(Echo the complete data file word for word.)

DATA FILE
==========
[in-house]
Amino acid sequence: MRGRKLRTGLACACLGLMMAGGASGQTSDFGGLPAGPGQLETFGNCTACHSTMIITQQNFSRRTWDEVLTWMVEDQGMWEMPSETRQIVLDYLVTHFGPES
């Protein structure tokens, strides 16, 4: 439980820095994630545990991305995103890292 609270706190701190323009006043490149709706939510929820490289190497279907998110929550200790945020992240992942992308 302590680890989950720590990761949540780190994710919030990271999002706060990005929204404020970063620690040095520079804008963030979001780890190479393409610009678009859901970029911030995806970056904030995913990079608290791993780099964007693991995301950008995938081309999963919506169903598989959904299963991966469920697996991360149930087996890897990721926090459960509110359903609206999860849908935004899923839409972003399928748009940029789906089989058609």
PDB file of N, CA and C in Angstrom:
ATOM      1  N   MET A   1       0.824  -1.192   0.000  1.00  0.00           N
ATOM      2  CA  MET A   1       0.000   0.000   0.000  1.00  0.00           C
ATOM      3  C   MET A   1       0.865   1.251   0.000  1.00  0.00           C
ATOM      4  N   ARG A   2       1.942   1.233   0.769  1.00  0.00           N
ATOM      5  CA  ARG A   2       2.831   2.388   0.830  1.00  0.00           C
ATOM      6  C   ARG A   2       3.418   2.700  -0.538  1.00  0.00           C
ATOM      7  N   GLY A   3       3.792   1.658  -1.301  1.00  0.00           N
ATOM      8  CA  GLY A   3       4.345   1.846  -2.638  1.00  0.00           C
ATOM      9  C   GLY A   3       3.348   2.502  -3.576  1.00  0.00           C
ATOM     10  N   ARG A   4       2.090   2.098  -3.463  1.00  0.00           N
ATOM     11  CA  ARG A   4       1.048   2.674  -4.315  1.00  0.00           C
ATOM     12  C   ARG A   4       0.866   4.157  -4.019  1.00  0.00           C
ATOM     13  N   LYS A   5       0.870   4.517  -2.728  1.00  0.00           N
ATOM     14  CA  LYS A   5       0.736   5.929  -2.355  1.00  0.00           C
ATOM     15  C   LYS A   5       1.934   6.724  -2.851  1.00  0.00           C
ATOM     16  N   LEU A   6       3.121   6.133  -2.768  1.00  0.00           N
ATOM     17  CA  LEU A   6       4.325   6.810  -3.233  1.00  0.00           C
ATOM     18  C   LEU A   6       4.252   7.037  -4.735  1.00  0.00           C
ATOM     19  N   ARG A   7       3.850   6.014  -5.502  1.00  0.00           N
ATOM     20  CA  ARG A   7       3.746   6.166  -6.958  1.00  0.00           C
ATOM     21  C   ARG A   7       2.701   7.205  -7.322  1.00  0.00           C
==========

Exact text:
[in-house]
Amino acid sequence: MRGRKLRTGLACACLGLMMAGGASGQTSDFGGLPAGPGQLETFGNCTACHSTMIITQQNFSRRTWDEVLTWMVEDQGMWEMPSETRQIVLDYLVTHFGPES
């Protein structure tokens, strides 16, 4: 439980820095994630545990991305995103890292 609270706190701190323009006043490149709706939510929820490289190497279907998110929550200790945020992240992942992308 302590680890989950720590990761949540780190994710919030990271999002706060990005929204404020970063620690040095520079804008963030979001780890190479393409610009678009859901970029911030995806970056904030995913990079608290791993780099964007693991995301950008995938081309999963919506169903598989959904299963991966469920697996991360149930087996890897990721926090459960509110359903609206999860849908935004899923839409972003399928748009940029789906089989058609």
PDB file of N, CA and C in Angstrom:
ATOM      1  N   MET A   1       0.824  -1.192   0.000  1.00  0.00           N
ATOM      2  CA  MET A   1       0.000   0.000   0.000  1.00  0.00           C
ATOM      3  C   MET A   1       0.865   1.251   0.000  1.00  0.00           C
ATOM      4  N   ARG A   2       1.942   1.233   0.769  1.00  0.00           N
ATOM      5  CA  ARG A   2       2.831   2.388   0.830  1.00  0.00           C
ATOM      6  C   ARG A   2       3.418   2.700  -0.538  1.00  0.00           C
ATOM      7  N   GLY A   3       3.792   1.658  -1.301  1.00  0.00           N
ATOM      8  CA  GLY A   3       4.345   1.846  -2.638  1.00  0.00           C
ATOM      9  C   GLY A   3       3.348   2.502  -3.576  1.00  0.00           C
ATOM     10  N   ARG A   4       2.090   2.098  -3.463  1.00  0.00           N
ATOM     11  CA  ARG A   4       1.048   2.674  -4.315  1.00  0.00           C
ATOM     12  C   ARG A   4       0.866   4.157  -4.019  1.00  0.00           C
ATOM     13  N   LYS A   5       0.870   4.517  -2.728  1.00  0.00           N
ATOM     14  CA  LYS A   5       0.736   5.929  -2.355  1.00  0.00           C
ATOM     15  C   LYS A   5       1.934   6.724  -2.851  1.00  0.00           C
ATOM     16  N   LEU A   6       3.121   6.133  -2.768  1.00  0.00           N
ATOM     17  CA  LEU A   6       4.325   6.810  -3.233  1.00  0.00           C
ATOM     18  C   LEU A   6       4.252   7.037  -4.735  1.00  0.00           C
ATOM     19  N   ARG A   7       3.850   6.014  -5.502  1.00  0.00           N
ATOM     20  CA  ARG A   7       3.746   6.166  -6.958  1.00  0.00           C
ATOM     21  C   ARG A   7       2.701   7.205  -7.322  1.00  0.00           C